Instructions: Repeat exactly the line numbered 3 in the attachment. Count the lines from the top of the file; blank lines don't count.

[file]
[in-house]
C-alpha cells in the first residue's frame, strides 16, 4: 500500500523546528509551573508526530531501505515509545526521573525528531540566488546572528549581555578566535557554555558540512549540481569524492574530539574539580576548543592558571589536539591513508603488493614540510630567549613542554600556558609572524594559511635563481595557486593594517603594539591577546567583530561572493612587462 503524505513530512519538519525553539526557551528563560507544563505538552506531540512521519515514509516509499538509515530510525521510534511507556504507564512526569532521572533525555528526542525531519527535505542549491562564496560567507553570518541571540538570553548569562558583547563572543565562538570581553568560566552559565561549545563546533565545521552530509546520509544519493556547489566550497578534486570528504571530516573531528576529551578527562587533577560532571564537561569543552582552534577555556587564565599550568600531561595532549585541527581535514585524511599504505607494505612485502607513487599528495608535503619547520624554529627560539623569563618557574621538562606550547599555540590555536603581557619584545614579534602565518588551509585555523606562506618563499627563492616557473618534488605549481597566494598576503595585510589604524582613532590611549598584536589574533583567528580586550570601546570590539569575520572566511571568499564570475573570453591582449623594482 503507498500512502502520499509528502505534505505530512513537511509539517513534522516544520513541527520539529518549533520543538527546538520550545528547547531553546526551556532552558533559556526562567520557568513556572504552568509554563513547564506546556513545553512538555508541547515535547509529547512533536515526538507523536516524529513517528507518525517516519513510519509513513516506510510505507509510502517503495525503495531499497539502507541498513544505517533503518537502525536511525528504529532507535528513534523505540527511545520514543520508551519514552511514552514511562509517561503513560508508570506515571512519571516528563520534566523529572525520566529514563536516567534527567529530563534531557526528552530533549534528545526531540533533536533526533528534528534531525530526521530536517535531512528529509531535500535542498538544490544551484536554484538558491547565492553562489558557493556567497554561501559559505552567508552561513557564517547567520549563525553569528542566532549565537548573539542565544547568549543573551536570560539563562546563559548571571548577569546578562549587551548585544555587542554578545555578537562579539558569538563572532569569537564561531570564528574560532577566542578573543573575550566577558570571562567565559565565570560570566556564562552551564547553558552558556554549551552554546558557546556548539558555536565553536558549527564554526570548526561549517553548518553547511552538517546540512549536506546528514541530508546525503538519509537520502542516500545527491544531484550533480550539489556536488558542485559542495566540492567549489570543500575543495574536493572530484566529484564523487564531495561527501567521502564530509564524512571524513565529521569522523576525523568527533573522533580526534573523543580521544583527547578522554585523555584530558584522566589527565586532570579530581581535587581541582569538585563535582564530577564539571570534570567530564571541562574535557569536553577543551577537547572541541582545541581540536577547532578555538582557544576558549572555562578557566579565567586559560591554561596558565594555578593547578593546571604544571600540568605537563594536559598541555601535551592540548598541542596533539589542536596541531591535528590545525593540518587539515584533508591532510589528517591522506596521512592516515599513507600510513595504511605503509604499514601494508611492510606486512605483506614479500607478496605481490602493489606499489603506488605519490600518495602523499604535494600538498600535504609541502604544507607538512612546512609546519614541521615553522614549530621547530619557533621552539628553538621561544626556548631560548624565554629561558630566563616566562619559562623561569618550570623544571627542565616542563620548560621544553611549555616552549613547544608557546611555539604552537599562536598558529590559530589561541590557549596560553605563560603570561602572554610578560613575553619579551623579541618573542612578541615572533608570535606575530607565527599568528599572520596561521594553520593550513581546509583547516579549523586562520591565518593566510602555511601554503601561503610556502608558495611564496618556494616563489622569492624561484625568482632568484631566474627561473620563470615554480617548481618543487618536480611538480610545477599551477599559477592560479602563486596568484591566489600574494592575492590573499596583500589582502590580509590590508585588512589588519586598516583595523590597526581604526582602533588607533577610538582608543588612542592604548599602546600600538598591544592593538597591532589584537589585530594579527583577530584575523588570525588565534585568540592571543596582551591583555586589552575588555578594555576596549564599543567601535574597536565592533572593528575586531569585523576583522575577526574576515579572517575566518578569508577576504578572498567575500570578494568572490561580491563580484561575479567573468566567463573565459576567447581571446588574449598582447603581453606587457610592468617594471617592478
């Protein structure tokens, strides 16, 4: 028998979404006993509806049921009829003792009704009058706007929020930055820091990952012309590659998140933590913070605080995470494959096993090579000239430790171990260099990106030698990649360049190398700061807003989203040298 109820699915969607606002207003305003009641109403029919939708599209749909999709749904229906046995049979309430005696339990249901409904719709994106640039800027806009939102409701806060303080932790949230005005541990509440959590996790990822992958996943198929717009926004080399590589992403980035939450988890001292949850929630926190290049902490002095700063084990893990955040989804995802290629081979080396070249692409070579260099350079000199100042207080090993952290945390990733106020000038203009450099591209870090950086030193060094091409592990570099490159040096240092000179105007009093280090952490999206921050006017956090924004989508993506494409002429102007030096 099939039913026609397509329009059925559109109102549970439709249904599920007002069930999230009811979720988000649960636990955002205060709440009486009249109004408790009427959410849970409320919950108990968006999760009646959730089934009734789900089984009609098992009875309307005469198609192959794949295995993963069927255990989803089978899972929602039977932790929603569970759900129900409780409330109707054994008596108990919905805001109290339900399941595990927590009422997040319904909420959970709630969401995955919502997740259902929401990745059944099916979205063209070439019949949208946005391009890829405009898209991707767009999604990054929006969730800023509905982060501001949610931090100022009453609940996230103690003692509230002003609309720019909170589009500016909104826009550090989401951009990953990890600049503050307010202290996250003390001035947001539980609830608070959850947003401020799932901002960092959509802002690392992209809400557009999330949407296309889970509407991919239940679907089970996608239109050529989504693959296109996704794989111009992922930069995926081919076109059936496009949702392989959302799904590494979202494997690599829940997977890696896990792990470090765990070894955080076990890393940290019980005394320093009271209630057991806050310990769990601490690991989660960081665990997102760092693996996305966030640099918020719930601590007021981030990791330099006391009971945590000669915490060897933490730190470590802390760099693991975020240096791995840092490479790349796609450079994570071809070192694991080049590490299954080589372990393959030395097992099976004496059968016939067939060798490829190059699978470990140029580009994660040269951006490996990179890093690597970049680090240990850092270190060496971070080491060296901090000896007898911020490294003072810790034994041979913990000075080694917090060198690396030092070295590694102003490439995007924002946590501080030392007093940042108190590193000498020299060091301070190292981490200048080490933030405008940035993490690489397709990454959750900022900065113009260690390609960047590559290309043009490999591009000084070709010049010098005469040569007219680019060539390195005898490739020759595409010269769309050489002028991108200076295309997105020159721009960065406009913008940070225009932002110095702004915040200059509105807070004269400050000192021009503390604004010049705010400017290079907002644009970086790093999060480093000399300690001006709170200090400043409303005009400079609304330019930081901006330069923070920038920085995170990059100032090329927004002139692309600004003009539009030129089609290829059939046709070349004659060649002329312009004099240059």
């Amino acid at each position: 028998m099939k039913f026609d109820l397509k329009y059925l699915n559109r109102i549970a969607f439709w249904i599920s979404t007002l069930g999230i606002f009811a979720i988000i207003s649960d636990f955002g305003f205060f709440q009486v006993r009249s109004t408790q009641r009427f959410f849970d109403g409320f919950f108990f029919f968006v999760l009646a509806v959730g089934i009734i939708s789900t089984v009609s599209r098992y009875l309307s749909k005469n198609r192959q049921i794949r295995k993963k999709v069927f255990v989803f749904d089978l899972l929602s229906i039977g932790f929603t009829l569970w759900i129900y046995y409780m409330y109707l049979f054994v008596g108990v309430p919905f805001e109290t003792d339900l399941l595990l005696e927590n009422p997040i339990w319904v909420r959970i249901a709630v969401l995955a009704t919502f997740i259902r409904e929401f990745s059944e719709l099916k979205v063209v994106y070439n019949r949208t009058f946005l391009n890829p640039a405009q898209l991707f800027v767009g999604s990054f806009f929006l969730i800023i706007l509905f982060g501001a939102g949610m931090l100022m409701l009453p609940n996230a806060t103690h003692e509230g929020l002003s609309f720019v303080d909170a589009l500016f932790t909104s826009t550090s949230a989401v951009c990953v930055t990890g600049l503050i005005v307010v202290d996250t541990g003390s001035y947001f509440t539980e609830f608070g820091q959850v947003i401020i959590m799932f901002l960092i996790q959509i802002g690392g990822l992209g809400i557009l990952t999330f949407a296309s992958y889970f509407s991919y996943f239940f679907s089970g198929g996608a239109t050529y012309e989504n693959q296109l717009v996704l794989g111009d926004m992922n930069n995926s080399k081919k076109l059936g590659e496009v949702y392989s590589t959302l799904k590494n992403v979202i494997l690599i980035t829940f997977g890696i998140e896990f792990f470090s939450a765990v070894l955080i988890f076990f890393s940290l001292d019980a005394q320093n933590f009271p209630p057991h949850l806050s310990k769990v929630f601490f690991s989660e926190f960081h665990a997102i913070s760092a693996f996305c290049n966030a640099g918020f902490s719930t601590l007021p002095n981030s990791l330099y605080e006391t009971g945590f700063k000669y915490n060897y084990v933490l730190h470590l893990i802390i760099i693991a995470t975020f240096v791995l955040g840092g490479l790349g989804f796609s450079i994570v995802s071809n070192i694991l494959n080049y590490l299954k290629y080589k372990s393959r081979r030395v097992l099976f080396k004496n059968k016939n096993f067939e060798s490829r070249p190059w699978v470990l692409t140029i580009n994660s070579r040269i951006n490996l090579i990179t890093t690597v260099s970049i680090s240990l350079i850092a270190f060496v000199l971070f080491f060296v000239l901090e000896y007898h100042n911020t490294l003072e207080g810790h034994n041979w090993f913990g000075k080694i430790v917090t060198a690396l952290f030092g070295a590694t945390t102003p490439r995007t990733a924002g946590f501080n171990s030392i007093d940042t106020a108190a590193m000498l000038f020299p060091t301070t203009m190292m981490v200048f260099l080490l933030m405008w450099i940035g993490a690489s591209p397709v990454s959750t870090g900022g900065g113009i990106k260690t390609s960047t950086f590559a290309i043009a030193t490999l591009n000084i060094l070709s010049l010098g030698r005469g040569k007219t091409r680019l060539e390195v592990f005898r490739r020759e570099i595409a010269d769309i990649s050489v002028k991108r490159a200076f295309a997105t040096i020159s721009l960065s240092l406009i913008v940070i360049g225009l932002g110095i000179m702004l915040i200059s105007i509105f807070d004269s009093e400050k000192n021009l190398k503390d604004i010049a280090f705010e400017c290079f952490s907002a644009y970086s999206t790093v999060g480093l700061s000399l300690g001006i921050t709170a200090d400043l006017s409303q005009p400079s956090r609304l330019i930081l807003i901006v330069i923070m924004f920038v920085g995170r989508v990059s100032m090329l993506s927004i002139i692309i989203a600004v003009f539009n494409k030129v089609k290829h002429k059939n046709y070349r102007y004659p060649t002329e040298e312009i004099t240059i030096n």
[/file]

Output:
């Protein structure tokens, strides 16, 4: 028998979404006993509806049921009829003792009704009058706007929020930055820091990952012309590659998140933590913070605080995470494959096993090579000239430790171990260099990106030698990649360049190398700061807003989203040298 109820699915969607606002207003305003009641109403029919939708599209749909999709749904229906046995049979309430005696339990249901409904719709994106640039800027806009939102409701806060303080932790949230005005541990509440959590996790990822992958996943198929717009926004080399590589992403980035939450988890001292949850929630926190290049902490002095700063084990893990955040989804995802290629081979080396070249692409070579260099350079000199100042207080090993952290945390990733106020000038203009450099591209870090950086030193060094091409592990570099490159040096240092000179105007009093280090952490999206921050006017956090924004989508993506494409002429102007030096 099939039913026609397509329009059925559109109102549970439709249904599920007002069930999230009811979720988000649960636990955002205060709440009486009249109004408790009427959410849970409320919950108990968006999760009646959730089934009734789900089984009609098992009875309307005469198609192959794949295995993963069927255990989803089978899972929602039977932790929603569970759900129900409780409330109707054994008596108990919905805001109290339900399941595990927590009422997040319904909420959970709630969401995955919502997740259902929401990745059944099916979205063209070439019949949208946005391009890829405009898209991707767009999604990054929006969730800023509905982060501001949610931090100022009453609940996230103690003692509230002003609309720019909170589009500016909104826009550090989401951009990953990890600049503050307010202290996250003390001035947001539980609830608070959850947003401020799932901002960092959509802002690392992209809400557009999330949407296309889970509407991919239940679907089970996608239109050529989504693959296109996704794989111009992922930069995926081919076109059936496009949702392989959302799904590494979202494997690599829940997977890696896990792990470090765990070894955080076990890393940290019980005394320093009271209630057991806050310990769990601490690991989660960081665990997102760092693996996305966030640099918020719930601590007021981030990791330099006391009971945590000669915490060897933490730190470590802390760099693991975020240096791995840092490479790349796609450079994570071809070192694991080049590490299954080589372990393959030395097992099976004496059968016939067939060798490829190059699978470990140029580009994660040269951006490996990179890093690597970049680090240990850092270190060496971070080491060296901090000896007898911020490294003072810790034994041979913990000075080694917090060198690396030092070295590694102003490439995007924002946590501080030392007093940042108190590193000498020299060091301070190292981490200048080490933030405008940035993490690489397709990454959750900022900065113009260690390609960047590559290309043009490999591009000084070709010049010098005469040569007219680019060539390195005898490739020759595409010269769309050489002028991108200076295309997105020159721009960065406009913008940070225009932002110095702004915040200059509105807070004269400050000192021009503390604004010049705010400017290079907002644009970086790093999060480093000399300690001006709170200090400043409303005009400079609304330019930081901006330069923070920038920085995170990059100032090329927004002139692309600004003009539009030129089609290829059939046709070349004659060649002329312009004099240059």